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Due to the volume of questions received, not all can be answered, nor can we guarantee we will answer questions immediately
© Lost Hobbit Enterprises 2004 onward

Chef-Induced Oscillation

When I was learning to be a glider pilot, one of the things I learned about was Pilot-Induced Oscillations (PIOs), which are formally defined as "sustained or uncontrollable oscillations resulting from efforts of the pilot to control the aircraft."  Basically, the pilot tries to correct a situation, over-reacts, tries to correct for the over-reaction, and so on, making the matter worse with each attempt.  For an example of PIOs, check out this NASA footage.

There is a parallel in the kitchen that I think of as Chef-Induced Oscillation.  An example might be making French Onion Soup and finding it is too sweet so you add some acid.  Add too much, it becomes sour.  Correct with sugar and you bounce back and forth, chasing the desired flavor.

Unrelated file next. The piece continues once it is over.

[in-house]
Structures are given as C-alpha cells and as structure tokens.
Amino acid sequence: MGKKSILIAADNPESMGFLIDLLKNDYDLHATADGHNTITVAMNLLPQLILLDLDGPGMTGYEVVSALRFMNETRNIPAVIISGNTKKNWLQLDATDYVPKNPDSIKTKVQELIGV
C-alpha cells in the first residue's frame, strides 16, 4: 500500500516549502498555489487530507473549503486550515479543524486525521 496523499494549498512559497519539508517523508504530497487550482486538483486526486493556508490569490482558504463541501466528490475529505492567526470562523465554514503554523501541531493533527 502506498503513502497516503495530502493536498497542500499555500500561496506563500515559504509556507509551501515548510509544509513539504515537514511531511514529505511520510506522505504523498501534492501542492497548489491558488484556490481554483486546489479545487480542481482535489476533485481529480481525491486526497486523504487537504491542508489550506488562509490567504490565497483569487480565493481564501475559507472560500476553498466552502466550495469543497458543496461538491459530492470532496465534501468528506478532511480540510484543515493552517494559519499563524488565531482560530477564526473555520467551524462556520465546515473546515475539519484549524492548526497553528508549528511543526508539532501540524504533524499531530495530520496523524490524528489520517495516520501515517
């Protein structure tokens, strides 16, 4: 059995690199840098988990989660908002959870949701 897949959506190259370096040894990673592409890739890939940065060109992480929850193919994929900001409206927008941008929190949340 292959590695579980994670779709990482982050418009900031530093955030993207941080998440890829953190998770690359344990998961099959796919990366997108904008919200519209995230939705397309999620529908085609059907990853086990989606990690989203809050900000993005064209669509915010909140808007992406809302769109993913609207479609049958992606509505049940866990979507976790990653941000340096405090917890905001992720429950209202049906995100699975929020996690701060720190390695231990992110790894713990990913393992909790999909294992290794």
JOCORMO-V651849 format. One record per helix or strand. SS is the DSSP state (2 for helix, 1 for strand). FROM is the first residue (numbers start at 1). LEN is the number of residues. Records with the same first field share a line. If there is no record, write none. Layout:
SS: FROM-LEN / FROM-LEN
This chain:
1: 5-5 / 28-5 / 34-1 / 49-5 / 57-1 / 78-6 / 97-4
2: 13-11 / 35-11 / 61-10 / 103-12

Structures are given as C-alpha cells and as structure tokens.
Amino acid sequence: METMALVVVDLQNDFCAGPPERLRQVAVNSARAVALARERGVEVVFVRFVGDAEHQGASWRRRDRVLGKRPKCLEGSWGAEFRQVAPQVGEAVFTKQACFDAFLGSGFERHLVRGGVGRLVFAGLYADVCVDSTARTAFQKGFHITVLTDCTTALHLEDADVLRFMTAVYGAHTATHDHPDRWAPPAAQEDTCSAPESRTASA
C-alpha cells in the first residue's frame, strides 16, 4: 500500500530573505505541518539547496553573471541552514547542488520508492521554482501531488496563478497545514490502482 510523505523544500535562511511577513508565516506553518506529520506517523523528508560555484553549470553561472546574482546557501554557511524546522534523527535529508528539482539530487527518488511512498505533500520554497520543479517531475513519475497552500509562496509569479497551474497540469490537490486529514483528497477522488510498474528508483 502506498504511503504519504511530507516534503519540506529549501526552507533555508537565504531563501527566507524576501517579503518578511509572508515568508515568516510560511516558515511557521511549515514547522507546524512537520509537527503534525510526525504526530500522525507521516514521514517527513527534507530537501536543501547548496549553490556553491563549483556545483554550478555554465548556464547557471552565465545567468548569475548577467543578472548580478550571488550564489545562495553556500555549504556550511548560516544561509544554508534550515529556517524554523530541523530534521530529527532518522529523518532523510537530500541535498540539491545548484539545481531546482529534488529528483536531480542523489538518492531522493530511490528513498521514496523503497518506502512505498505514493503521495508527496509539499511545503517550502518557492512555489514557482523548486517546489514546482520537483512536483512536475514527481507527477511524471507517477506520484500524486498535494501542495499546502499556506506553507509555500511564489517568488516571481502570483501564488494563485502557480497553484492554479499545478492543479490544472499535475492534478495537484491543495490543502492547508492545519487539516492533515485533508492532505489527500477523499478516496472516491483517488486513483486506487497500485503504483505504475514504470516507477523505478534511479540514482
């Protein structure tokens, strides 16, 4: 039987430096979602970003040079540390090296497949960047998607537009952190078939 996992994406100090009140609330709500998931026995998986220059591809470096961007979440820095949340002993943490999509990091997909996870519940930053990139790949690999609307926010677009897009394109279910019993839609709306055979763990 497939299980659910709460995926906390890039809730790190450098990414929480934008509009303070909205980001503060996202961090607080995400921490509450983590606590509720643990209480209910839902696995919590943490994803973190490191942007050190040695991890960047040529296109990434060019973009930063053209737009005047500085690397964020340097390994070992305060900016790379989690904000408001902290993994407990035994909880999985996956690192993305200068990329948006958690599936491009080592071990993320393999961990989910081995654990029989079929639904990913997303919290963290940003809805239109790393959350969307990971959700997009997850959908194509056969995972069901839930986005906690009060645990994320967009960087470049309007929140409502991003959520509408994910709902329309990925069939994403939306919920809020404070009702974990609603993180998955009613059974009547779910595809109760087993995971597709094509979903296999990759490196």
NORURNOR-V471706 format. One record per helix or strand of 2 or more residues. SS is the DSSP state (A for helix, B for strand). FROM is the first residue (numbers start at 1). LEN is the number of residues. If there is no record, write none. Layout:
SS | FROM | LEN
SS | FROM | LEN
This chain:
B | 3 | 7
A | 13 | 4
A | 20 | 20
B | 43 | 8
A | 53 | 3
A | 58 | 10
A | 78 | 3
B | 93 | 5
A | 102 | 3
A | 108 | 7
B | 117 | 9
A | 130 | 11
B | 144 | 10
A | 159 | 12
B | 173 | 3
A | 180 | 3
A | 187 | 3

Worst case in an aircraft is loss of equipment or life.  Fortunately, most of the time in cooking the worst case is loss of food and time, and maybe some embarrassment.

So, how to avoid CIOs?  The same way pilots avoid PIOs.

  1. Study and Practice - Find out what techniques might be used to correct errors such as too sweet, too sour, too salty, too bland.  Try them.  Some are just old wives tales like using a potato to remove saltiness (pp. 58-62) .  Others may work for one dish but not be the right flavor profile for another.  Understand that sometimes the recipe may dictate one solution over another.

    Try making various dishes and leaving out an ingredient or two to see what they contribute to the overall quality of a dish. Add them back in a bit at a time to learn how the flavor changes with additions of various ingredients.
  2. Stay Calm - much easier to do in a kitchen than a cockpit.  When you taste something is not right, stop right there.  Decide what is wrong and think about your options to correct it.  There may be several options so think about what you are trying to achieve in the final dish and how each option supports or detracts from that vision.

  3. Make Small Changes - in PIOs, the pilot's mistake is overshooting the desired result and then having to correct back.  Make small changes.  Add a little salt or acid or whatever at a time. It is easier to add more of an ingredient than it is to take some out.

  4. Allow Some Time - Whenever you add an ingredient to a dish, it is likely to take a little time for flavors to merge and settle down.  Don't rush to correct and correct again, but rather wait a few minutes between corrections.